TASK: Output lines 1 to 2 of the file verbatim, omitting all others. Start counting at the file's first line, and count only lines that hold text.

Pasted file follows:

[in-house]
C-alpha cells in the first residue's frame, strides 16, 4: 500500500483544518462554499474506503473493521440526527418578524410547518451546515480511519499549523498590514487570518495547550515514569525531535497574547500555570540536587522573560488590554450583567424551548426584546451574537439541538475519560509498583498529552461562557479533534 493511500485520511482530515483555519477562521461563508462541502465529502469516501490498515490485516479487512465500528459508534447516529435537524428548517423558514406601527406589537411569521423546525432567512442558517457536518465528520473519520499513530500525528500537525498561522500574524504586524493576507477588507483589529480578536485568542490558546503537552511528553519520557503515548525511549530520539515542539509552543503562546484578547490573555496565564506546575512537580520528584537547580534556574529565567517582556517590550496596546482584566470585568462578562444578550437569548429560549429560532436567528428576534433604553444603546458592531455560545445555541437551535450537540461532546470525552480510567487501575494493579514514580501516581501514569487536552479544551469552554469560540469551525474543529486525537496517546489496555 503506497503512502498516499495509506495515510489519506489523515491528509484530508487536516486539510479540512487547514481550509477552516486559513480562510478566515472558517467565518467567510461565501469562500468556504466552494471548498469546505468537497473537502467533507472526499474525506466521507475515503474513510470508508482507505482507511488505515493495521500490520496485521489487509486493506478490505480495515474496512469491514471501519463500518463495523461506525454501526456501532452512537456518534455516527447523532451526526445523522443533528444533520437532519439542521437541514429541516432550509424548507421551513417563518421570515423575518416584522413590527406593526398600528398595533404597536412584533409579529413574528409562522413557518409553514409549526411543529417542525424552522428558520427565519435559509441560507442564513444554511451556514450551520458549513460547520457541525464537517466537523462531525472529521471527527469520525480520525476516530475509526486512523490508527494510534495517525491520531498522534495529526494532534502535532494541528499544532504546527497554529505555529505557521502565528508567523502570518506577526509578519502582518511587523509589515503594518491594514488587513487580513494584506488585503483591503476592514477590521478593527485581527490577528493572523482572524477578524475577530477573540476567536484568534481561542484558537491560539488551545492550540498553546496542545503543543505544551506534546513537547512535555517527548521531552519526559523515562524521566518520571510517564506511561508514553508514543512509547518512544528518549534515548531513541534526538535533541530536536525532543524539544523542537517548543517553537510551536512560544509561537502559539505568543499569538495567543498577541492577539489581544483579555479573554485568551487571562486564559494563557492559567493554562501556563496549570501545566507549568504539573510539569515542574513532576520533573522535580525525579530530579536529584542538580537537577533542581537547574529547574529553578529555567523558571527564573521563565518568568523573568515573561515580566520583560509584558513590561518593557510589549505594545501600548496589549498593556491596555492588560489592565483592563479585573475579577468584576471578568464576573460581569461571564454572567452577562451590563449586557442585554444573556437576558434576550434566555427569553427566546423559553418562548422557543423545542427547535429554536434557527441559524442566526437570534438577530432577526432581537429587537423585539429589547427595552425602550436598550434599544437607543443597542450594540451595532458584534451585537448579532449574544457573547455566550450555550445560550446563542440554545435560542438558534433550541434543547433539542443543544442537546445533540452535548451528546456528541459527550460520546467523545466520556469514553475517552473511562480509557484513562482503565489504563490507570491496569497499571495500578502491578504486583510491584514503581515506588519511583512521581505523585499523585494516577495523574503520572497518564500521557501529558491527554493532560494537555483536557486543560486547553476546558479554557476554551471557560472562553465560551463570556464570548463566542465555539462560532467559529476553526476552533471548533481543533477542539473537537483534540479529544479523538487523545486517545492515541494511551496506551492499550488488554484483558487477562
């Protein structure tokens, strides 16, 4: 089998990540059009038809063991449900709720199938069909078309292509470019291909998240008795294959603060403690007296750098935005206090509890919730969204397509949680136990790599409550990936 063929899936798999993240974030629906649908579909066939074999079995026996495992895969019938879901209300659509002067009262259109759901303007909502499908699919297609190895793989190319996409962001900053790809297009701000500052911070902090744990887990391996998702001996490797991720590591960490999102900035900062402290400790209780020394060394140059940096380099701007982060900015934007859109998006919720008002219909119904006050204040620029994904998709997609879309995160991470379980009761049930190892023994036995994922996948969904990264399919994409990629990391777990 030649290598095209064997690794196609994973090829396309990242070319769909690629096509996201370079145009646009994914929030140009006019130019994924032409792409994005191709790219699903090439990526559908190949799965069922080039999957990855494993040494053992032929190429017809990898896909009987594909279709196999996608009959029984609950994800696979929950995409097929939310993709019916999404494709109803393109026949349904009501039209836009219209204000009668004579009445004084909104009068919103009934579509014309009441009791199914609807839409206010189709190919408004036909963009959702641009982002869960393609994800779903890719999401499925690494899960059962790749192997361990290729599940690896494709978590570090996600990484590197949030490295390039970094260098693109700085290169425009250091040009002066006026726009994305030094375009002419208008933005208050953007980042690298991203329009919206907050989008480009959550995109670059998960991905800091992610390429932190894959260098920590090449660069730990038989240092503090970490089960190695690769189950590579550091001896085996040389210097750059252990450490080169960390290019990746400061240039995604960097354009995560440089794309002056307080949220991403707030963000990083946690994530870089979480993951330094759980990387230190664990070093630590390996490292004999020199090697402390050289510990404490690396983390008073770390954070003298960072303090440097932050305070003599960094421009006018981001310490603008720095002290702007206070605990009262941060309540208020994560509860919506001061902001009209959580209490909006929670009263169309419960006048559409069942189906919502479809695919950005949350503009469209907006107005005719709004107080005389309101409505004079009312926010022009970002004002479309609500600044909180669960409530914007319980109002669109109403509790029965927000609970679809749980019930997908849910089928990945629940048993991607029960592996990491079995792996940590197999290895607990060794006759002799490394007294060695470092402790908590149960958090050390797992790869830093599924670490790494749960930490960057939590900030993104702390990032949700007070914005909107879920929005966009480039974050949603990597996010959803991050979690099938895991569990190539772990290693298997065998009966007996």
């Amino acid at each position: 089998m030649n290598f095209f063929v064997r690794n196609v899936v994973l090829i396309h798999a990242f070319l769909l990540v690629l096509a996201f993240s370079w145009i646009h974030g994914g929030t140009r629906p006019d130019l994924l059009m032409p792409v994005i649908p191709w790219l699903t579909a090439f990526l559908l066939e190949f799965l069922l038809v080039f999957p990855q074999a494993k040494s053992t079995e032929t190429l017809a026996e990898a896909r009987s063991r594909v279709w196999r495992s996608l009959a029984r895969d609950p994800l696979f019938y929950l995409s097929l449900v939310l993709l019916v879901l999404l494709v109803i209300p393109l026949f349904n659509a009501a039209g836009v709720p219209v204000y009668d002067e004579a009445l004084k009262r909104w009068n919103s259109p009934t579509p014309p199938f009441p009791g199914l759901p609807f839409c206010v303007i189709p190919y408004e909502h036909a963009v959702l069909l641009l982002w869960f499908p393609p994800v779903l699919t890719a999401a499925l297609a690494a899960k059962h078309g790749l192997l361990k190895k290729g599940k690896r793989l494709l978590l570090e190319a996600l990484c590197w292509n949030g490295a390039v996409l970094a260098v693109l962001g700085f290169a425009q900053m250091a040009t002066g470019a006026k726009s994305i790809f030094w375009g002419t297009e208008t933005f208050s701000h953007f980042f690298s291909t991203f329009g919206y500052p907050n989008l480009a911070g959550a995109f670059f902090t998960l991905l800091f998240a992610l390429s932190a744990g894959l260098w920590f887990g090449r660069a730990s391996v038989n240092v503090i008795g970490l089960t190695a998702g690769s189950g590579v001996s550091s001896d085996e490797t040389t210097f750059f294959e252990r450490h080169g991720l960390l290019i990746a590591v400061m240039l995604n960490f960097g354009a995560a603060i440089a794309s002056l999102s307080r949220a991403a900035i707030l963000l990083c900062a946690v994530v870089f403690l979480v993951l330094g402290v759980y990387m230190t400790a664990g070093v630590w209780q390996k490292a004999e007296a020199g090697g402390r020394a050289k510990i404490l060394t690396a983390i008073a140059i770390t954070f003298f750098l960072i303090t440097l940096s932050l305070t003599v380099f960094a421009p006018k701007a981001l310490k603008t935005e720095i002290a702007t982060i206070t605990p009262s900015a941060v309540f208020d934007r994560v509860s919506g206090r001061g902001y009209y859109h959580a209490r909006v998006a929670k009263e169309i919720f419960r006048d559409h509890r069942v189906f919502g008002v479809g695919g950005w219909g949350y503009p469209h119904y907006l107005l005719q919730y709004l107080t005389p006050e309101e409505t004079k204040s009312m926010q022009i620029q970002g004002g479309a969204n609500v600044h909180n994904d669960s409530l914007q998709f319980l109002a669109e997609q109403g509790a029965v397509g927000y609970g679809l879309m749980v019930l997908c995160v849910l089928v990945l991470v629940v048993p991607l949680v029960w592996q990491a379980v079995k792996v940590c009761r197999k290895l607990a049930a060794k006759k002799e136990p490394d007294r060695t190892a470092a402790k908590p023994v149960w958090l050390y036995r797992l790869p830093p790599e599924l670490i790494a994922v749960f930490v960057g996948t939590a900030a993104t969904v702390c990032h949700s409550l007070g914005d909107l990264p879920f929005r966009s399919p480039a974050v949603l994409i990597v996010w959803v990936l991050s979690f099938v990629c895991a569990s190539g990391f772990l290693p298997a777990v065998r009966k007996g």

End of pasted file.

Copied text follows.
[in-house]
C-alpha cells in the first residue's frame, strides 16, 4: 500500500483544518462554499474506503473493521440526527418578524410547518451546515480511519499549523498590514487570518495547550515514569525531535497574547500555570540536587522573560488590554450583567424551548426584546451574537439541538475519560509498583498529552461562557479533534 493511500485520511482530515483555519477562521461563508462541502465529502469516501490498515490485516479487512465500528459508534447516529435537524428548517423558514406601527406589537411569521423546525432567512442558517457536518465528520473519520499513530500525528500537525498561522500574524504586524493576507477588507483589529480578536485568542490558546503537552511528553519520557503515548525511549530520539515542539509552543503562546484578547490573555496565564506546575512537580520528584537547580534556574529565567517582556517590550496596546482584566470585568462578562444578550437569548429560549429560532436567528428576534433604553444603546458592531455560545445555541437551535450537540461532546470525552480510567487501575494493579514514580501516581501514569487536552479544551469552554469560540469551525474543529486525537496517546489496555 503506497503512502498516499495509506495515510489519506489523515491528509484530508487536516486539510479540512487547514481550509477552516486559513480562510478566515472558517467565518467567510461565501469562500468556504466552494471548498469546505468537497473537502467533507472526499474525506466521507475515503474513510470508508482507505482507511488505515493495521500490520496485521489487509486493506478490505480495515474496512469491514471501519463500518463495523461506525454501526456501532452512537456518534455516527447523532451526526445523522443533528444533520437532519439542521437541514429541516432550509424548507421551513417563518421570515423575518416584522413590527406593526398600528398595533404597536412584533409579529413574528409562522413557518409553514409549526411543529417542525424552522428558520427565519435559509441560507442564513444554511451556514450551520458549513460547520457541525464537517466537523462531525472529521471527527469520525480520525476516530475509526486512523490508527494510534495517525491520531498522534495529526494532534502535532494541528499544532504546527497554529505555529505557521502565528508567523502570518506577526509578519502582518511587523509589515503594518491594514488587513487580513494584506488585503483591503476592514477590521478593527485581527490577528493572523482572524477578524475577530477573540476567536484568534481561542484558537491560539488551545492550540498553546496542545503543543505544551506534546513537547512535555517527548521531552519526559523515562524521566518520571510517564506511561508514553508514543512509547518512544528518549534515548531513541534526538535533541530536536525532543524539544523542537517548543517553537510551536512560544509561537502559539505568543499569538495567543498577541492577539489581544483579555479573554485568551487571562486564559494563557492559567493554562501556563496549570501545566507549568504539573510539569515542574513532576520533573522535580525525579530530579536529584542538580537537577533542581537547574529547574529553578529555567523558571527564573521563565518568568523573568515573561515580566520583560509584558513590561518593557510589549505594545501600548496589549498593556491596555492588560489592565483592563479585573475579577468584576471578568464576573460581569461571564454572567452577562451590563449586557442585554444573556437576558434576550434566555427569553427566546423559553418562548422557543423545542427547535429554536434557527441559524442566526437570534438577530432577526432581537429587537423585539429589547427595552425602550436598550434599544437607543443597542450594540451595532458584534451585537448579532449574544457573547455566550450555550445560550446563542440554545435560542438558534433550541434543547433539542443543544442537546445533540452535548451528546456528541459527550460520546467523545466520556469514553475517552473511562480509557484513562482503565489504563490507570491496569497499571495500578502491578504486583510491584514503581515506588519511583512521581505523585499523585494516577495523574503520572497518564500521557501529558491527554493532560494537555483536557486543560486547553476546558479554557476554551471557560472562553465560551463570556464570548463566542465555539462560532467559529476553526476552533471548533481543533477542539473537537483534540479529544479523538487523545486517545492515541494511551496506551492499550488488554484483558487477562